While Larson believes the financial investment in genomics will more than pay for itself in their herd, it is important to act on the information. “It doesn’t make sense to pay for information and then not use it,” he says. “You have to make sure you apply it to a long-term herd strategy to maximize the value of the investment.”
Maximizing the value of Jersey genes
At Yosemite Jerseys near Hilmar, Calif., genomic testing is now just as procedural as vaccinating and ear-tagging. And utilizing the information it provides has become a regular part of the herd’s management routine, too.
Brett Barlass Manager Brett Barlass says he started using genomics in 2010, testing every heifer calf at one day of age. “Our original goal was to use genomic information primarily to determine which heifers to keep as replacements on the dairy, and which ones to sell,” says Barlass.
That strategy changed when the family that owns the herd decided to build a second dairy in Texas. Currently, all of the California herd’s heifers are retained to expand the Texas herd, but Barlass says the genomic results still provide value. Because they use a lotof young sires, “we’re getting a jump on genetic information well in advance of bull proofs,” he says.
They also are able to identify genetically superior animals in the 100-percent registered herd, which are sold for breeding or selected for advanced reproductive work. The identification of Jersey fertility haplotype 1 (JH1)-carrier females also allows Barlass to avoid breeding them to JH1-carrier bulls, since that particular halotype can negatively affect fertility. And, correction of parentage errors helps him prevent inbreeding.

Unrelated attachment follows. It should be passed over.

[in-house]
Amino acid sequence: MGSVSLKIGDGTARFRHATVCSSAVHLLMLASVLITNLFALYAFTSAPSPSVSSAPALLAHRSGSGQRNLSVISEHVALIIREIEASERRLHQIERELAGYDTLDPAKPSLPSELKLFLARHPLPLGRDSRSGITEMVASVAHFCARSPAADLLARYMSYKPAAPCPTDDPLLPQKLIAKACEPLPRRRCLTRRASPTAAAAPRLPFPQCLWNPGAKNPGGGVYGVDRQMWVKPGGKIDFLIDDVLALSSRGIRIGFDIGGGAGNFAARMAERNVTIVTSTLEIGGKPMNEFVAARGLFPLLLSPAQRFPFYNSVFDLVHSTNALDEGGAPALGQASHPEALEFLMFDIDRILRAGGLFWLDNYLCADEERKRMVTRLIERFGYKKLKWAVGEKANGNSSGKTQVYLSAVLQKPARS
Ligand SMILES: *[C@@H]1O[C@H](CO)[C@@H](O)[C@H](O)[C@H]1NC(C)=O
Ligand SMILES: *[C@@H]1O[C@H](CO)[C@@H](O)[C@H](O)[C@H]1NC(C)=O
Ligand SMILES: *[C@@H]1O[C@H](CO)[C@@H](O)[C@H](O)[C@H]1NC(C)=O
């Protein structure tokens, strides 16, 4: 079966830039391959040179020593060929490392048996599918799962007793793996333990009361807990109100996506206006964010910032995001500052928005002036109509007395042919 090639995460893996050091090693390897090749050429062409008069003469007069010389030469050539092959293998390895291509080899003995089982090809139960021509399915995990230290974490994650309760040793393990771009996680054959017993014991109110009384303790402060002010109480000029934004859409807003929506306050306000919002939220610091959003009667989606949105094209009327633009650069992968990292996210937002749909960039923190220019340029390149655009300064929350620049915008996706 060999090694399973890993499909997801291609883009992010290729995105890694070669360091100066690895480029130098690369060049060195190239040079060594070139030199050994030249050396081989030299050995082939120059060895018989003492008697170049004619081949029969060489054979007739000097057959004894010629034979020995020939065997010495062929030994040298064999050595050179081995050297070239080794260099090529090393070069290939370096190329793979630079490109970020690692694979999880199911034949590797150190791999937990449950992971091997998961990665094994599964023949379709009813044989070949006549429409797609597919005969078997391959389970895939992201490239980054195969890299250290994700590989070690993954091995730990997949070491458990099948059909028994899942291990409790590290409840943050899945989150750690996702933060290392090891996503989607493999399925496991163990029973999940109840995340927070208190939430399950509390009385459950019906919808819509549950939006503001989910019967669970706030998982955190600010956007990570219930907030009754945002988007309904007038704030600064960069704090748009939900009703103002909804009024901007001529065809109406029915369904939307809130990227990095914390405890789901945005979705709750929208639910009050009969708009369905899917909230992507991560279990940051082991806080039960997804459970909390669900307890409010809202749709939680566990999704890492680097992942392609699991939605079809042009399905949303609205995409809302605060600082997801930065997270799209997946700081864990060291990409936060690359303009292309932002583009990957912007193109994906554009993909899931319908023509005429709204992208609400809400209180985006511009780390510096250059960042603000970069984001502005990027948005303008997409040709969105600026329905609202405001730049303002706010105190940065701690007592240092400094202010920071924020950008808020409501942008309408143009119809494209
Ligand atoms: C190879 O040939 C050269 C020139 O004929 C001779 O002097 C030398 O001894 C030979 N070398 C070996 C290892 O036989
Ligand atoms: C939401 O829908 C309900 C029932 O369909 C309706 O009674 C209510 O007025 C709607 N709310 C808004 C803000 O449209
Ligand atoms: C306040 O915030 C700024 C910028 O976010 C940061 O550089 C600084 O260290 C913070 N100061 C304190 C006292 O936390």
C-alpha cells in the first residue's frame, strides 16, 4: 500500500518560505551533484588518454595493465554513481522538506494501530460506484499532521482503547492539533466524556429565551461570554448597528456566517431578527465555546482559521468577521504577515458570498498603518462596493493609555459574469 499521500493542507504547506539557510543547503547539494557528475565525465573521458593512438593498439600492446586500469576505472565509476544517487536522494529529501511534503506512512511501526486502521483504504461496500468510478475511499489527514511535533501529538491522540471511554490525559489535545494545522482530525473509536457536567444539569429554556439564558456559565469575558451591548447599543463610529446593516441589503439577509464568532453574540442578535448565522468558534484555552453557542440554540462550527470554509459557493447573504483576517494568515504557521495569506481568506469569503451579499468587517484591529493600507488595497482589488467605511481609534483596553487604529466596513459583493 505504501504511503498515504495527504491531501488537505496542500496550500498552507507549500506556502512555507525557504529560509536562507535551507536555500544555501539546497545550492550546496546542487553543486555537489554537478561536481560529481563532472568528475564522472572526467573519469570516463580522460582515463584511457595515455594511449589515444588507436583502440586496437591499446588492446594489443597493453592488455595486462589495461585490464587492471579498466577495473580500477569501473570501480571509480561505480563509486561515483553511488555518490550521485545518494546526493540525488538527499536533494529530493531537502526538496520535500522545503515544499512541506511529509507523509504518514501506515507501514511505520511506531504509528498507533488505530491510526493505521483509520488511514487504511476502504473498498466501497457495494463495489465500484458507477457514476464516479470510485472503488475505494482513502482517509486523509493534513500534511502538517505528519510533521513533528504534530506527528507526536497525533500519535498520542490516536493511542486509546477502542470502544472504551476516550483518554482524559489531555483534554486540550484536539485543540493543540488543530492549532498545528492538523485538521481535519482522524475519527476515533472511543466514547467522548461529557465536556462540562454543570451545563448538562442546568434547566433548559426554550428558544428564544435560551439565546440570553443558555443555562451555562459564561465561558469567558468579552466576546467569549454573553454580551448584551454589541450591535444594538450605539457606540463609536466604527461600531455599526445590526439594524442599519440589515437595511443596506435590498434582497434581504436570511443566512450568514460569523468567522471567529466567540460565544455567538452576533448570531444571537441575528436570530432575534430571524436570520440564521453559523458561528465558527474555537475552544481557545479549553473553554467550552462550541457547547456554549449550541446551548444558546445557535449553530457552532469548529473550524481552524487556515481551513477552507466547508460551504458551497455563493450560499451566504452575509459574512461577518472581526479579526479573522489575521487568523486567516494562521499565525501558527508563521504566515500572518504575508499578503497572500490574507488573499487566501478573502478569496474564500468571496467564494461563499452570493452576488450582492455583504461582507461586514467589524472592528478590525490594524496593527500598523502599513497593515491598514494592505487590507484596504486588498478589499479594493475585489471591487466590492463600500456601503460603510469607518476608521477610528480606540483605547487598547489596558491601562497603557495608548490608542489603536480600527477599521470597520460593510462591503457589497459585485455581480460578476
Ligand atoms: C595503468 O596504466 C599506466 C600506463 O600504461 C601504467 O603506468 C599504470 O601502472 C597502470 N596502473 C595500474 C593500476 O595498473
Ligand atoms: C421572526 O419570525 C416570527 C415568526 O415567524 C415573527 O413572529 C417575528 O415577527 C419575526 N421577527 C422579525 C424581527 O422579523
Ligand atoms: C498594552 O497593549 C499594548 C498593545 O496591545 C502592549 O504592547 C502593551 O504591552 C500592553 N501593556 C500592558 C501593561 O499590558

Barlass says the genomic sampling process has been greatly improved with their recent adoption of a new Allflex nextGen™ Tissue Sampling Unit. In three simple steps, a tissue sample is punched from the ear and collected in a vial with preservative; an electronic identification tag is installed; and a matching visual tag is placed in the ear. “It’s a very slick process and reduces the chance of identification errors on the samples,” says Barlass.
Batches of 96 samples are shipped to GeneSeek, a laboratory in Lincoln, Neb., that extracts the DNA information from each sample and applies it to the GeneSeek GGP 8K chip. GeneSeek enters the results into the USDA Animal Improvement Programs Laboratory (AIPL) database. From there, the American Jersey Cattle Association generates reports and returns the results to the owners within four to six weeks of initial sample submission.